John Adam doesn’t want to create another interfaith organization in San Diego, California. Instead, he and a small group of individuals are developing the San Diego Regional Interfaith Collaborative (SDRIC) as a network that will “connect the dots” of San Diego’s diverse religious communities and interfaith groups. Adam, described by others as the initiative’s “instigator,” hopes the structure will provide “a forum where everyone feels safe, and a venue from which religious communities can collaborate effectively around issues.” Adam acknowledges that challenges often arise when bringing together so many diverse voices: he understands they may not always be in agreement, but aims to put them in conversation. He understands his own involvement “not as a leader but as an aide and resource.”
Adam’s inspiration for creating the SDRIC came when his life-long interest in religion led him to the 2009 Parliament of the World’s Religions in Melbourne, Australia. From exposure to the Parliament’s Partner Cities program, he realized that “[religions] were trying to work together in a way that was at the local level and and engaged with groups in the broader community.” Adam was impressed that these leaders from around the world, both ordained and lay, could come together to create a network that was at once global and focused on the local. He left with a commitment to bring his region’s existing religious and interfaith groups together in order to foster conversation about community issues of both regional and national import. Adam’s position on catalyzing across-the-board involvement is clear: collaboration and inclusivity are key.
Thinking strategically about the network, he is committed to promoting what he calls a “global ethic” that can become a kind of common language among members of the Collaborative. He borrows the term “global ethic” from the Parliament of the World’s Religions’ 1993 document Declaration Toward a Global Ethic which refers to a “consensus among the religions” that there exists “binding values, irrevocable standards, and fundamental moral attitudes” that provide a starting point for creating a more peaceful world.[i] In this view, interfaith dialogue and relationship-building without ethical standards is insufficient. Adam explains, “[if] we can get to a place where that global ethic is discussed and people are familiar with it, that would ensure a common foundation for everybody.”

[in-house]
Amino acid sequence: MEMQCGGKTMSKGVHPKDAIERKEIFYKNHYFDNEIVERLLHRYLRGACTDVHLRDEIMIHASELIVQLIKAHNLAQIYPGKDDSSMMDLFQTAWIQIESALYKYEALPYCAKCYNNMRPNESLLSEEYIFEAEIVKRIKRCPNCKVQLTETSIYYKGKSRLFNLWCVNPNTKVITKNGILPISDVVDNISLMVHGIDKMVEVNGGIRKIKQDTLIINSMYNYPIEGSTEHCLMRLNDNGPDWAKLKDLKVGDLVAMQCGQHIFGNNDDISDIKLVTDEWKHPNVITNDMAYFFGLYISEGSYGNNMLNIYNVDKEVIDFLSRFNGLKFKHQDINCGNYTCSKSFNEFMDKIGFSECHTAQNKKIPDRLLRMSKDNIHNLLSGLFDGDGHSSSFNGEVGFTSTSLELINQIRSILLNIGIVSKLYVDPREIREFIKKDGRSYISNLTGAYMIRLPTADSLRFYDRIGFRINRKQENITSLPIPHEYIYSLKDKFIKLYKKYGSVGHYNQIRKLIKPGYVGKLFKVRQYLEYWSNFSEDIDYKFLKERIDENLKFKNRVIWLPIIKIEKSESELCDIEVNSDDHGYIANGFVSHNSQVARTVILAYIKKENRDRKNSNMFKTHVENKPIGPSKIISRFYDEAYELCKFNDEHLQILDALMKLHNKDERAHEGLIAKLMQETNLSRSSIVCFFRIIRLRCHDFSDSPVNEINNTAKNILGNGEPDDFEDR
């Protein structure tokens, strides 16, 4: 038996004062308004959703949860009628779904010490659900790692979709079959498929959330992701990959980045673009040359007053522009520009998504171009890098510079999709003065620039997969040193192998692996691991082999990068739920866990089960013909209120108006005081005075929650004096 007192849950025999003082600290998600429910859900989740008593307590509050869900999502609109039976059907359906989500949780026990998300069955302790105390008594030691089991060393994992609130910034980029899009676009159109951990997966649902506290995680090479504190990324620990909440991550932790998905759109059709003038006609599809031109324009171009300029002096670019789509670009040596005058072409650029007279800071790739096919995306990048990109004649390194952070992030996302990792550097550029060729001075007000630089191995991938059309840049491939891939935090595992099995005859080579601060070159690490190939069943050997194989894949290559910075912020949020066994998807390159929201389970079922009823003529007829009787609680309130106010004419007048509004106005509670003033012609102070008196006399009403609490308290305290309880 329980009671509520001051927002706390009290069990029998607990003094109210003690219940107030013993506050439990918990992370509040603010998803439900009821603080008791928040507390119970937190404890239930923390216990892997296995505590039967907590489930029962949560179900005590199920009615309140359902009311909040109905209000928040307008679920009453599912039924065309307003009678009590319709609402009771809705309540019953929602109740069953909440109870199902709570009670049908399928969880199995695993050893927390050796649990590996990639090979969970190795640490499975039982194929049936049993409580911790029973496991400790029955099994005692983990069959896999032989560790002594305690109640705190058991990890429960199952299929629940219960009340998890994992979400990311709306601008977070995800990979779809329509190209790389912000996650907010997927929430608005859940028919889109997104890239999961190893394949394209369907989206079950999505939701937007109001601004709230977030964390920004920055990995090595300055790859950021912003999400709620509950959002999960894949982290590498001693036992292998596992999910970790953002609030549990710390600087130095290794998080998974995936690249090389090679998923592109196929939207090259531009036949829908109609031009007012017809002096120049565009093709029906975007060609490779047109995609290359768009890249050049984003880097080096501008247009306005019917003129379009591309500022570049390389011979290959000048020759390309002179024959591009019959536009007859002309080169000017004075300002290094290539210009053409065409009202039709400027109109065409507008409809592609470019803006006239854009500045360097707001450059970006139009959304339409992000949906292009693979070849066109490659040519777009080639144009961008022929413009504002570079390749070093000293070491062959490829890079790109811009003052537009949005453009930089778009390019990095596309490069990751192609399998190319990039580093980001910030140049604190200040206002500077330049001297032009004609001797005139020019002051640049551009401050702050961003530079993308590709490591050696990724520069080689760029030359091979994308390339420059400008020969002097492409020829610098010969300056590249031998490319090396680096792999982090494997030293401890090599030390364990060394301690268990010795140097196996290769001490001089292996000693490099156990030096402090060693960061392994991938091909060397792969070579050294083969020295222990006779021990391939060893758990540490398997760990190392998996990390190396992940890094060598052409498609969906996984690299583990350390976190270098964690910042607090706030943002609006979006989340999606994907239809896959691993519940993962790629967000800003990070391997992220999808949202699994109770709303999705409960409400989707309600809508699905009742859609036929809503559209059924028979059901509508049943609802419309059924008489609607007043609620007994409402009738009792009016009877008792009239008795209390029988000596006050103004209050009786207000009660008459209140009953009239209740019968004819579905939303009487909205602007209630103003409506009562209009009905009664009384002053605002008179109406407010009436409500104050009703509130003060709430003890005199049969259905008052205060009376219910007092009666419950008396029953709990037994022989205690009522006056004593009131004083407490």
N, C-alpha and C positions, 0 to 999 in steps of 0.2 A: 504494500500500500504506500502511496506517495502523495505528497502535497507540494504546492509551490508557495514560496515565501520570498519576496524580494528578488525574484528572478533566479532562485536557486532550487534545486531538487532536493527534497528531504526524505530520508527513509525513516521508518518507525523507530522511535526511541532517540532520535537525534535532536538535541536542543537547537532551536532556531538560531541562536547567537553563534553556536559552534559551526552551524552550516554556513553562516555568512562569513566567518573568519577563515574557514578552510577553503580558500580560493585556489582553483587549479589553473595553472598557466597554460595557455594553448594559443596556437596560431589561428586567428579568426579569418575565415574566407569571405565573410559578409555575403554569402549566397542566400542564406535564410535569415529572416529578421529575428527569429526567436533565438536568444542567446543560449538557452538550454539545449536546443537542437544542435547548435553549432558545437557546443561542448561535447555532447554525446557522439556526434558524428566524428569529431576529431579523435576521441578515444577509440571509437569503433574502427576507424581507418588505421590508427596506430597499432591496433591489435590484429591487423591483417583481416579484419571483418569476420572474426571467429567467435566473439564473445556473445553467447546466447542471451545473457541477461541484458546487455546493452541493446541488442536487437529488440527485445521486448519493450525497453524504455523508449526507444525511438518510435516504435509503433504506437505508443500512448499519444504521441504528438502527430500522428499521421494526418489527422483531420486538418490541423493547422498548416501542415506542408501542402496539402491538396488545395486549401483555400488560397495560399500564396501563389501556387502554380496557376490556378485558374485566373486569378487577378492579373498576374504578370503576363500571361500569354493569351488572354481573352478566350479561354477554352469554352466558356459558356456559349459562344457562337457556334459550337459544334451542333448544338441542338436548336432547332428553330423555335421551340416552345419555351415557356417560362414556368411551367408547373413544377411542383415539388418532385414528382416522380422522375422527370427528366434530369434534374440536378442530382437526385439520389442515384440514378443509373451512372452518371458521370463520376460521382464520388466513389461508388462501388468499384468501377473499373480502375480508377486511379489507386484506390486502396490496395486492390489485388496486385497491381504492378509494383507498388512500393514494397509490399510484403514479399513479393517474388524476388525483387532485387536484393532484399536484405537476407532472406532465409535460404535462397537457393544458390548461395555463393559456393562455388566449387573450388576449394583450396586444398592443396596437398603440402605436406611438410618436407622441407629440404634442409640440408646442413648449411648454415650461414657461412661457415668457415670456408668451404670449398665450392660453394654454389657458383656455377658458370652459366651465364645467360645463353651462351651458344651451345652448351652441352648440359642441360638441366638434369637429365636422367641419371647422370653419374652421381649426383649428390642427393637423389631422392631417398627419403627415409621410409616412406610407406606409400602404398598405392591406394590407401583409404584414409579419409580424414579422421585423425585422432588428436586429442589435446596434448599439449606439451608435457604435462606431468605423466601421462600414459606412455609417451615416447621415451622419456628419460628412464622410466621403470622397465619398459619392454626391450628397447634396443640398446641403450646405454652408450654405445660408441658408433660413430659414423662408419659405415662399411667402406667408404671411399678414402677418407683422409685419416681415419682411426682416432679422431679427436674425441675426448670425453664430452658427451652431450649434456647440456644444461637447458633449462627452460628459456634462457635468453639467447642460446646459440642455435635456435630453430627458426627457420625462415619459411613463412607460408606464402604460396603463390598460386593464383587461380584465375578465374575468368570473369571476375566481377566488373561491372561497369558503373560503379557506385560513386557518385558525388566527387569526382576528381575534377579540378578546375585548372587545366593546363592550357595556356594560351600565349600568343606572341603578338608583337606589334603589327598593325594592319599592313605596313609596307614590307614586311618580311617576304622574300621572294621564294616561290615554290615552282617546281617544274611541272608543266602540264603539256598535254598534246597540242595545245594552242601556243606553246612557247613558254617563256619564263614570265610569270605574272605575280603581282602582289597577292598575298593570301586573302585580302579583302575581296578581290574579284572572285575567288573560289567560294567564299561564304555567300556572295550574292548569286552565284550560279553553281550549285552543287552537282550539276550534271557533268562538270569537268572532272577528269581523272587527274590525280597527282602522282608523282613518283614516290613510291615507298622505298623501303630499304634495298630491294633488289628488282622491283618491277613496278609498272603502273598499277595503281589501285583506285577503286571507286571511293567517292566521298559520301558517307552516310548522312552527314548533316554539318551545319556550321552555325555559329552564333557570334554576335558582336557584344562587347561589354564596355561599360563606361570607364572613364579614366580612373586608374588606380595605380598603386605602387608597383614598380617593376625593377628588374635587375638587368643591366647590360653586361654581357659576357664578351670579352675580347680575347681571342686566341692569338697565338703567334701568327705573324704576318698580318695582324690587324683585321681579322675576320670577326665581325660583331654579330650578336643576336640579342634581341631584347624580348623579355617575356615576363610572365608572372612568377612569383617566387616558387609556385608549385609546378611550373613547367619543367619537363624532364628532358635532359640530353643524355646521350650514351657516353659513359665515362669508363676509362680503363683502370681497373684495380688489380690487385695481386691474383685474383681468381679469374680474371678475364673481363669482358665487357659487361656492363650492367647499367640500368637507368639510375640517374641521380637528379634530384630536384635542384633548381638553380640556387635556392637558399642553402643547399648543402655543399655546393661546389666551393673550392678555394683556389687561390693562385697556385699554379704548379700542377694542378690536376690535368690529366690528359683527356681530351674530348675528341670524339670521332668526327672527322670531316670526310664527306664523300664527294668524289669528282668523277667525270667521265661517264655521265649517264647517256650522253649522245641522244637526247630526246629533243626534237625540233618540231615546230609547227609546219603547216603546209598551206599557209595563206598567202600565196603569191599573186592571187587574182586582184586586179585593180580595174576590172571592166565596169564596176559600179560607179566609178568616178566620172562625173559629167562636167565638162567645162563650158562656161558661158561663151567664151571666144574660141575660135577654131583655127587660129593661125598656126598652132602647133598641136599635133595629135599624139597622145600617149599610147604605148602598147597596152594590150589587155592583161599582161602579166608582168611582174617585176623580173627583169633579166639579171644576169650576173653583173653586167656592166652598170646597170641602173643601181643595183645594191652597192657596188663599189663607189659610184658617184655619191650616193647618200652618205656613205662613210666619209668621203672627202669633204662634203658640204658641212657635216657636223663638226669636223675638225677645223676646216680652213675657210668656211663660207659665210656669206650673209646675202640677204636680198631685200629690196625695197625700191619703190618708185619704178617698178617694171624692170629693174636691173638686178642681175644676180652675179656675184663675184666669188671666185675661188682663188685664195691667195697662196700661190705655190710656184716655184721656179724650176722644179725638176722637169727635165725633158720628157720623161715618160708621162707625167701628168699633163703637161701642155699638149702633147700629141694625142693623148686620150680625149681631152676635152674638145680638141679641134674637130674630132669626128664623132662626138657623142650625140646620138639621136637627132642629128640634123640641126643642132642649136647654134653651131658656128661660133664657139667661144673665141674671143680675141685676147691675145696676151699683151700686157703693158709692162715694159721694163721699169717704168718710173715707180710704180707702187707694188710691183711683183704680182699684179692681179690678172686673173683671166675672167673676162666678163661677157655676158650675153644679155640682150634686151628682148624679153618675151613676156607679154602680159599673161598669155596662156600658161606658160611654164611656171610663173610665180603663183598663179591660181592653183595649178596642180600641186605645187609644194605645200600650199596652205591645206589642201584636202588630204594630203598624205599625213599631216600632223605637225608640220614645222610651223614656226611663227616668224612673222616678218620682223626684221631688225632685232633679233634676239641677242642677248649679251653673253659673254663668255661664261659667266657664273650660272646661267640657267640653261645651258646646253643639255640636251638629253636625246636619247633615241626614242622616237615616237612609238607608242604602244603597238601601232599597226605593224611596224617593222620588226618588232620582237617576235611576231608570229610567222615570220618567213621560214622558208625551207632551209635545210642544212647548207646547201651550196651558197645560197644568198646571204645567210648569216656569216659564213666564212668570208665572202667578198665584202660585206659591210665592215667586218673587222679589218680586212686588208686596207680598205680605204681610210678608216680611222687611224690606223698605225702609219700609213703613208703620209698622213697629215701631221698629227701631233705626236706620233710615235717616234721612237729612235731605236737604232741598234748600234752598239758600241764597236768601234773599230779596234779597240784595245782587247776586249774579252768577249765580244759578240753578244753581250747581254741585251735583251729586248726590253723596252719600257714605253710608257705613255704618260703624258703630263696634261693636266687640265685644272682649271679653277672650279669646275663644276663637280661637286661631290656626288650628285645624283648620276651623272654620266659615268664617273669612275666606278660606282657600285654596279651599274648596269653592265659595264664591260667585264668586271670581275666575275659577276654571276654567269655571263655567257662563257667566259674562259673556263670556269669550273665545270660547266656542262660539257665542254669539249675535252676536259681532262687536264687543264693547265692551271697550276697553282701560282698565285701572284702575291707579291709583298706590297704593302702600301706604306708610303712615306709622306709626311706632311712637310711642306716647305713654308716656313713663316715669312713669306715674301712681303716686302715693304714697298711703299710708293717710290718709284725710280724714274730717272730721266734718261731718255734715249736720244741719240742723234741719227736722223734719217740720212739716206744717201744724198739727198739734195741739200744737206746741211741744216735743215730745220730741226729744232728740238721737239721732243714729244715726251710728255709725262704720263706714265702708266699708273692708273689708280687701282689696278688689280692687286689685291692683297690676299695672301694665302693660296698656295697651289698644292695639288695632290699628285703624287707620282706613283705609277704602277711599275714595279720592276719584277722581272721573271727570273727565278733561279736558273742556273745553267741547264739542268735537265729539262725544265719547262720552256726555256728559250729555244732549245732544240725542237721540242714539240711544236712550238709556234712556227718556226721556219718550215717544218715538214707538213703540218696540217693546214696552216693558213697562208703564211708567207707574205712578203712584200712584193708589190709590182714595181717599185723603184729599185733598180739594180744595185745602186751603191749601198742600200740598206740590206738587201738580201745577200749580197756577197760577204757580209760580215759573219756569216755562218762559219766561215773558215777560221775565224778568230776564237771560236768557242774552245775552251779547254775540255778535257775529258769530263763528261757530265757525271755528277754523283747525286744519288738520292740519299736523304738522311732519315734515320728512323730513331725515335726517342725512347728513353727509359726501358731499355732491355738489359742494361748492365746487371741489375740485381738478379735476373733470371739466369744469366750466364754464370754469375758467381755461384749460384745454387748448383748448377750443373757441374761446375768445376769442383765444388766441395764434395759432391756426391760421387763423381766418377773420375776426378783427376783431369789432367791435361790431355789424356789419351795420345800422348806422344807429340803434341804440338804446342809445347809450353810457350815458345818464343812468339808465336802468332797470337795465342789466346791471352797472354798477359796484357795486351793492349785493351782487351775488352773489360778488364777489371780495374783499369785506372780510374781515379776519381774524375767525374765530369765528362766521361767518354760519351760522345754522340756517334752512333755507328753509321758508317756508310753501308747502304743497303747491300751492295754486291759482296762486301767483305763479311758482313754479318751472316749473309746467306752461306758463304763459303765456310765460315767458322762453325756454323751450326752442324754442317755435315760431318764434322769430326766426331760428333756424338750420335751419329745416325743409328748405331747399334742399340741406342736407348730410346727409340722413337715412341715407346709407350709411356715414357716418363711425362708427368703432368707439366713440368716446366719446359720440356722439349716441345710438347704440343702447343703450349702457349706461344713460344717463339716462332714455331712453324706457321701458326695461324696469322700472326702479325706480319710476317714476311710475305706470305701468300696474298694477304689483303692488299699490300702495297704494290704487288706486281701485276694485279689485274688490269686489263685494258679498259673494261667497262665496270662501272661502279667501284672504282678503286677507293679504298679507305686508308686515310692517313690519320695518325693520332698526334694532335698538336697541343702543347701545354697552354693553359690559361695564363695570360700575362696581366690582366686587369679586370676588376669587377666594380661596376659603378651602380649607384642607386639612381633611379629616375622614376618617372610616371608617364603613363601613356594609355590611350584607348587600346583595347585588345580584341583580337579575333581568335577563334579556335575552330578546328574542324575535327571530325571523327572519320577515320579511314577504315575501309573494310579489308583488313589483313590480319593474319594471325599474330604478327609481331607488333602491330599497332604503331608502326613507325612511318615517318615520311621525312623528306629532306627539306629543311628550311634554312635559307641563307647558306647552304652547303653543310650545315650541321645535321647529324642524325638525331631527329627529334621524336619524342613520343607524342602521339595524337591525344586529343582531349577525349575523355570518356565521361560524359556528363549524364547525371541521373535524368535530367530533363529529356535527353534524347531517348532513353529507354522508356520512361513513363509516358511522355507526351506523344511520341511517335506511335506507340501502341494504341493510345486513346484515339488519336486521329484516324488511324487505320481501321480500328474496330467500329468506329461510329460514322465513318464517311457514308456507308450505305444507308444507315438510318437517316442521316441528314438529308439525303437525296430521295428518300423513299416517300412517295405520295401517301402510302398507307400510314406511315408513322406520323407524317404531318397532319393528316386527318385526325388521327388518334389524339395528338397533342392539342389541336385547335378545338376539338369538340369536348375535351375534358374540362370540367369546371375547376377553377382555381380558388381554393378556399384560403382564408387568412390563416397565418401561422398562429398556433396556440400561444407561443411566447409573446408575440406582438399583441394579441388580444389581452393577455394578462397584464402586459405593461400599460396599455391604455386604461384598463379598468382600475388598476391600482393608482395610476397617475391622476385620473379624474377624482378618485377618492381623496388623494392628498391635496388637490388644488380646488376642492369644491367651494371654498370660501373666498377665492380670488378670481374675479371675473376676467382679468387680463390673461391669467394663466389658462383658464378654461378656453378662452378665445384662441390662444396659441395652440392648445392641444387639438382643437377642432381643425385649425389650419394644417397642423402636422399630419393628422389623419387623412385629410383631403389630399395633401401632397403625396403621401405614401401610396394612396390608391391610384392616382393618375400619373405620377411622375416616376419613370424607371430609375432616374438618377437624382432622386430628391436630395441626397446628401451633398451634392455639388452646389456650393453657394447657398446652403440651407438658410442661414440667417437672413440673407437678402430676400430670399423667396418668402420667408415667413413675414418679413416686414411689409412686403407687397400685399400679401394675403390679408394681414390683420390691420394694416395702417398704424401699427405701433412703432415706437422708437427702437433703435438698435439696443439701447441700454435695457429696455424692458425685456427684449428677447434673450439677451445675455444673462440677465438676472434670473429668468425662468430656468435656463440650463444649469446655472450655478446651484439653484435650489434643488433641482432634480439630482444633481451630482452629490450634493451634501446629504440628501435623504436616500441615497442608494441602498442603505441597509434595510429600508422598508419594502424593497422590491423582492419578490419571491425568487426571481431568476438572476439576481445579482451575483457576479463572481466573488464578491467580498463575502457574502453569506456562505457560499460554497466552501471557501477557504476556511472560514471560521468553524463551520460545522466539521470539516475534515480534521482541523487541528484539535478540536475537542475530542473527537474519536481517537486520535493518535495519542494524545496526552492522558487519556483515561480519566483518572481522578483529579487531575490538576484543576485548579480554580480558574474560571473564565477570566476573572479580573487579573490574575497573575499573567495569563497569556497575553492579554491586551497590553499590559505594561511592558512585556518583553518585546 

When this vision is put into practice, Adam hopes that a sense of community will be built across religious lines in San Diego. He explains that SDRIC will be exploring the “limits and boundaries” of collaboration around community issues, while also engaging in fellowship and education. The network will play “a servant role in knitting together disparate parts of the religious landscape.” Adam seeks to build dialogue around the model of “World Café,” which begins with small group discussions in a café environment, and builds to a plenary session with the larger group. Currently, SDRIC sponsors a monthly newsletter, “Focus on Faith,” to keep readers abreast of issues relevant to the religious communities of San Diego. He envisions “advisory boards” to provide focus on issues important to certain groups such as youth, clergy, and laity.
Adam shares the view of many interfaith leaders in San Diego, who describe a rich landscape of diverse religious communities and a range of interfaith organizations. Accordingly, SDRIC seeks not to radically alter what exists, but to channel these resources and leverage local assets for a more substantial impact. Although the San Diego Regional Interfaith Collaborative is still in its infancy, the initiative is already encountering tremendous interest, bringing together Mainline Protestant, Catholic, New Age, Muslim, and Sikh partners, to name a few. In addition, many of the city’s most influential leaders in the interfaith movement are supporting the effort, and helping to generate enthusiasm for the emerging group.
While many of SDRIC’s accomplishments may lie ahead, the group’s intention to create a network—rather than another organization or program—offers an example for other cities with diverse and diffuse interfaith efforts. The future for SDRIC looks promising; for Adam, it also may represent coming full circle. First inspired by the Parliament of the World’s Religions, he hopes that one day, San Diego will become a Partner City of the Parliament, and a global model for successful interfaith engagement.
[i] “Declaration Toward a Global Ethic.” The Parliament for the World’s Religions. 1993. http://www.parliamentofreligions.org/_includes/FCKcontent/File/TowardsAGlobalEthic.pdf.